As I sat watching TV on a lazy Sunday afternoon, sipping Darjeeling tea with my husband, we got into one of our favourite debates….. “Tea versus Coffee”. Born and brought up in a tiny picturesque town at the foothills of Darjeeling, I have basically grown up amidst lush green tea gardens! Living in Canada for the last few months, I sometimes feel that caffeine is the fuel on which North America runs! For me an occasional cup of coffee is good but if there is any addiction that I have apart from chocolates, it is a smoking cup of Makaibari first flush!
Picture courtesy: Indranil Sarkar
My relationship with tea gardens began even before I was born. My grandfather was one of the “Babus” living in and managing tea estates in Doars. My father grew up amidst the lush greenery that Doars had to offer. As for me, the most vivid memory I have of tea gardens is staring out of the window of my school building at the massive tea gardens that surrounded it at that time, mesmerized by the sprinklers spraying water on neatly cropped tea plants. I still remember how my mother used to describe tea gardens along the slopes of Himalayas as green carpets nature has spread out for us. My childish curiosity used to wonder about the “amazing” life of the tea pluckers with massive baskets strung on their heads. I used to spend the long evenings sitting on the balcony of our house against the backdrop of twinkling lights of Tindharia up in the hills, listening to stories from my father about life in tea estates. I remember envying the job of tea tasters, even though my mother had almost turned herself into one, blending different kinds of tea to create her very own flavor. It’s almost like I can still smell the raw freshness from the other side of the planet. I guess some feelings just get enmeshed in your entire being and you spend the rest of your life reliving those memories!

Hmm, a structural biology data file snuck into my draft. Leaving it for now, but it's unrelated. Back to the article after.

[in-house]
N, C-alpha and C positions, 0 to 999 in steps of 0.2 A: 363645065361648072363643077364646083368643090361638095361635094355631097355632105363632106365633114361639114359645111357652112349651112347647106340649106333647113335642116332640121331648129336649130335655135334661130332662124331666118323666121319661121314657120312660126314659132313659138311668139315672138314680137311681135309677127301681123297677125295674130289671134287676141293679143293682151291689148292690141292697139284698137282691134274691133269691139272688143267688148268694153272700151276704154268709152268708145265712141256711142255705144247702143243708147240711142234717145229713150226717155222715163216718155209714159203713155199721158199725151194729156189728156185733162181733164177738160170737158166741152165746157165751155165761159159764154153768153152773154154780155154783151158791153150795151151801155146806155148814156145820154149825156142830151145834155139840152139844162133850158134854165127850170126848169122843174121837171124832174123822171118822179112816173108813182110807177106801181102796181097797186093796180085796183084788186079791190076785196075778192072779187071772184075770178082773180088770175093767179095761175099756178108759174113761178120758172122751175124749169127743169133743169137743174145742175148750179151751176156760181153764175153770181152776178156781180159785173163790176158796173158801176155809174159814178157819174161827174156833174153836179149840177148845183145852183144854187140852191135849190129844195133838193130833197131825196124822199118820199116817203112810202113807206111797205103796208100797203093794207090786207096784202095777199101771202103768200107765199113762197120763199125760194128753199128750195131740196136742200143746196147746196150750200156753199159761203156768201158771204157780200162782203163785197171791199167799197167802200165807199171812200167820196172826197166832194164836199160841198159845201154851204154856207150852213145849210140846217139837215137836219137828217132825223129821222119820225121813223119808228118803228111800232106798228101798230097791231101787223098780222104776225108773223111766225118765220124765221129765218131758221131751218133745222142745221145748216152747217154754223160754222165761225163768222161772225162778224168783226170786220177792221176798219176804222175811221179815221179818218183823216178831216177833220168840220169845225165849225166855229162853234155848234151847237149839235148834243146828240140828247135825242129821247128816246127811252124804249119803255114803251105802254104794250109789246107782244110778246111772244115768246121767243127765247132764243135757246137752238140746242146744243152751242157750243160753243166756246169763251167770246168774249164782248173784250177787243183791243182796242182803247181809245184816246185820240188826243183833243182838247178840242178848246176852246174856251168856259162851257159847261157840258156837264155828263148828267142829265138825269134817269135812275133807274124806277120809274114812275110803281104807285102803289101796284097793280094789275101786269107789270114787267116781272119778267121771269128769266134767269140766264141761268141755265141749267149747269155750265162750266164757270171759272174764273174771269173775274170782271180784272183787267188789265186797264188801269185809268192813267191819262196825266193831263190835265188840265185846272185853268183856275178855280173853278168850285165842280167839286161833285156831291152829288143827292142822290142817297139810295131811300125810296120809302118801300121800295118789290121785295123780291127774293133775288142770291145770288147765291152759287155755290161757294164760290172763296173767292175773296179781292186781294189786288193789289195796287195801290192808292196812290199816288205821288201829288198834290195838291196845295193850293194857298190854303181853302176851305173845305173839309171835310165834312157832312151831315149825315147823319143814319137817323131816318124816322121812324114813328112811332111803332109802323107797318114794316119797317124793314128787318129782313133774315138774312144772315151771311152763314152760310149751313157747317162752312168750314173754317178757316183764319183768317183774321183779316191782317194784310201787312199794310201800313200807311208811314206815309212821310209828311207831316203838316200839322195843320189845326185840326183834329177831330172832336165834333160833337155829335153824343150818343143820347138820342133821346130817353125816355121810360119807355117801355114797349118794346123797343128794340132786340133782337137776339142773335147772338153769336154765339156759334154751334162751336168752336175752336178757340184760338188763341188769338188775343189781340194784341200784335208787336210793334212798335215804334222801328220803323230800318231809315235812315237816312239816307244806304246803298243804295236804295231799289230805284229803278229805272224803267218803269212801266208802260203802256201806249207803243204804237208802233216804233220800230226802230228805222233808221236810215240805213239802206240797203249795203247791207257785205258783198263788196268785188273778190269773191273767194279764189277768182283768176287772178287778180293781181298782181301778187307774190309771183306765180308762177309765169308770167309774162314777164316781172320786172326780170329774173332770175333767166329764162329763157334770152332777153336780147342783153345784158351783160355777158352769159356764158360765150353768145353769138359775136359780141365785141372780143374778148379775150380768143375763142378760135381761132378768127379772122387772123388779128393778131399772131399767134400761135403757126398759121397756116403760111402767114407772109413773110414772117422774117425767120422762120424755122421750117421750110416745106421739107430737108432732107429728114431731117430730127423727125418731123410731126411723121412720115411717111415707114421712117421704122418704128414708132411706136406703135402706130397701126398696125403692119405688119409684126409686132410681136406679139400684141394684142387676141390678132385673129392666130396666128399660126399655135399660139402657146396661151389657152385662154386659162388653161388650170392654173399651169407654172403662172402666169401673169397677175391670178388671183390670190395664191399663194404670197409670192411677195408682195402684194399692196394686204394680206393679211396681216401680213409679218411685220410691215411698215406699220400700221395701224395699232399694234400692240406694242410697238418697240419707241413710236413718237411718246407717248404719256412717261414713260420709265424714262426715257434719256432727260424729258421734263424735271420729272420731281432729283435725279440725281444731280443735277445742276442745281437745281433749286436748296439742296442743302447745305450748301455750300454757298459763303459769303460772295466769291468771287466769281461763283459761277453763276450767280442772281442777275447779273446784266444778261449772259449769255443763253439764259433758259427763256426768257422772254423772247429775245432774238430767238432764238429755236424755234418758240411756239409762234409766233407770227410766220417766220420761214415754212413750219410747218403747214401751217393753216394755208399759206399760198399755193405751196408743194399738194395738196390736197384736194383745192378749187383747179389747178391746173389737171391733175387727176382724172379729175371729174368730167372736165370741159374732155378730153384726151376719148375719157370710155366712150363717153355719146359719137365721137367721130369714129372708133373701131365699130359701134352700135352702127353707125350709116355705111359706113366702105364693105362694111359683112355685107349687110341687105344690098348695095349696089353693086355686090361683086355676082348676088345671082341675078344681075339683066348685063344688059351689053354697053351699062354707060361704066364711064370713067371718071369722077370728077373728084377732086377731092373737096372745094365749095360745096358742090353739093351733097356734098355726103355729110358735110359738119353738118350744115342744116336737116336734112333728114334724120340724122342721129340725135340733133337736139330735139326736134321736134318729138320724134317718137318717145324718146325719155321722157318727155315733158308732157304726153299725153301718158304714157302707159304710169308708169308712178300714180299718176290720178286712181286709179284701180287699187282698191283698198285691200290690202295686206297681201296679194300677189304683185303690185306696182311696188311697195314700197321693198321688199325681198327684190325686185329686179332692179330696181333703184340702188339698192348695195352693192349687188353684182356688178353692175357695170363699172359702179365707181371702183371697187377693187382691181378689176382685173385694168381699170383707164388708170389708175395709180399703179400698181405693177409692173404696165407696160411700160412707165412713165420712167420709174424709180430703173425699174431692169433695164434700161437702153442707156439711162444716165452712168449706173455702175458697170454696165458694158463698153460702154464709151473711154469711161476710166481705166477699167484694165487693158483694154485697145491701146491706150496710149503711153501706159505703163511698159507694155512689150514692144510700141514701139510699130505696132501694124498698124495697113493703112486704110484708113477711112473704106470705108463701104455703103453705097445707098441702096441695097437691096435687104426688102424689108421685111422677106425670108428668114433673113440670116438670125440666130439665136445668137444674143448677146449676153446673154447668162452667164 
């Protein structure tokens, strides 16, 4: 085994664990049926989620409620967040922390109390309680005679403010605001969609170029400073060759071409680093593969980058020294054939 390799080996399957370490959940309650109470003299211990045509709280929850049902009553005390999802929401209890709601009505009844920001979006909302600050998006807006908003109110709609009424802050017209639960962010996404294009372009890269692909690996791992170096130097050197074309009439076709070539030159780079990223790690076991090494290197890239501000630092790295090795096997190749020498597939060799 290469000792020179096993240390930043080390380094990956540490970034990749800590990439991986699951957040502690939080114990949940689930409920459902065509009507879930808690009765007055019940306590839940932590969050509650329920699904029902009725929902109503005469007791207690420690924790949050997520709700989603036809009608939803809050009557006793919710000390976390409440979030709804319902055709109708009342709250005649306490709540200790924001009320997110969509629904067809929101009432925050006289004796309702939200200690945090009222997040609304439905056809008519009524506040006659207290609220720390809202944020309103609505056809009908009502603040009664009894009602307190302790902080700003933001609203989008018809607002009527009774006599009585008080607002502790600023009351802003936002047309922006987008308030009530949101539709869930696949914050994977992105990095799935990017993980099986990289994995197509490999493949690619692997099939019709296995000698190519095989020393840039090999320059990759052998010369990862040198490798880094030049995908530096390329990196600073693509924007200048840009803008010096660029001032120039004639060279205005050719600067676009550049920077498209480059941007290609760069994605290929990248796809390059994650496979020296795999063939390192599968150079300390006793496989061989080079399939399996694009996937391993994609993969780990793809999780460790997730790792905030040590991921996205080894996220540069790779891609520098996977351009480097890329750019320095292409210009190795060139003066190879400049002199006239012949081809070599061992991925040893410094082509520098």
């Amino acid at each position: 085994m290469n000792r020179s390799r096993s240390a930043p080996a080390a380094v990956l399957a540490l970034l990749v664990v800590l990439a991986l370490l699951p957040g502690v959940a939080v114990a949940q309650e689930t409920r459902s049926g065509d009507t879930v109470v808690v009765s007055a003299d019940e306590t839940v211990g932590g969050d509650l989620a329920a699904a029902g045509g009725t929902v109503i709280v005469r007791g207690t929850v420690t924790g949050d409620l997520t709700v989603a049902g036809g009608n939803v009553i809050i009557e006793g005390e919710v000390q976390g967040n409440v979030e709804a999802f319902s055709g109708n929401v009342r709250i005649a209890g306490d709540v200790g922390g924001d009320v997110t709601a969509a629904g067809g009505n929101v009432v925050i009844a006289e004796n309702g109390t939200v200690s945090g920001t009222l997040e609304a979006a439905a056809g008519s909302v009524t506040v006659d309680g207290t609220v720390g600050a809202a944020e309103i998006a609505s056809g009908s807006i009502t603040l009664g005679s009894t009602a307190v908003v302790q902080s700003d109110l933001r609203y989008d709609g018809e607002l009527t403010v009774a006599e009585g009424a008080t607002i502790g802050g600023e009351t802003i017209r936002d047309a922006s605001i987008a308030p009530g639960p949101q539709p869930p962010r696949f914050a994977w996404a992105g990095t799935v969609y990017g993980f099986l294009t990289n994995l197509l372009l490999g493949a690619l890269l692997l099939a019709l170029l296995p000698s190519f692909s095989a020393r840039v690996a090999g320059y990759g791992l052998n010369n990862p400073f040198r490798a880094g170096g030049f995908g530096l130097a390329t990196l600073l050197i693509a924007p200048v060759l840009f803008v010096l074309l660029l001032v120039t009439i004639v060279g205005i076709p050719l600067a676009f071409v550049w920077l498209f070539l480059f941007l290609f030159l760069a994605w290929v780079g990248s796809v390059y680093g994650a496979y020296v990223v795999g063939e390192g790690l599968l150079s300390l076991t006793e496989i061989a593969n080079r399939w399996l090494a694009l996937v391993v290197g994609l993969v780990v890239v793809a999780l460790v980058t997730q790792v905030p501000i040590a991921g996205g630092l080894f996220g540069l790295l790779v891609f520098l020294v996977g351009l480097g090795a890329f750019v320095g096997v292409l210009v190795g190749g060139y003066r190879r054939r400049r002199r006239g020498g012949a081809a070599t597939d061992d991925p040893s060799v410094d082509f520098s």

Picture source: Internet
Urbanization soon struck my small town, with sprawling shopping malls and townships cropping up all over the city. And the first blow landed on our tea estates. With one tea estate after the other being sold to giant real estate companies, who burnt down tea trees to erect Malls and multiplexes, I was suddenly face to face with reality. I felt that my town was transforming into a blooming city, albeit one without a spirit! The protests of tea pluckers whose sources of income were now dwindling and the raring competition from neighbouring countries made me realize that perhaps it was time to grow out of my fantasy. Tea gardens didn’t just represent foggy, carpeted hills and giant sprinklers now; they represented struggles of thousands of daily wage workers and of Darjeeling Tea as a whole, to retain its fame all over the world.
Picture source : Internet
But no matter how my conscious, educated mind looks at the scenario, whenever I sit in a charming tea shop in Dakshinapan, Kolkata, sipping a cup of Oolong, or when I am at home brewing my Lopchu orange pekoe, or even when I am in Canada taking in the freshness of a steaming cup of Jasmine green tea from Gopaldhara, my mind always rushes back to my hometown. A tiny, beautiful town, with the gigantic Himalayas looking down upon it … with the mighty Teesta flowing through it…… and with lush green tea estates surrounding it. In retrospect I realize that Darjeeling tea for me is not just a drink, it is a sentiment running deep down, it is a steaming, rich, aromatic cup of my childhood.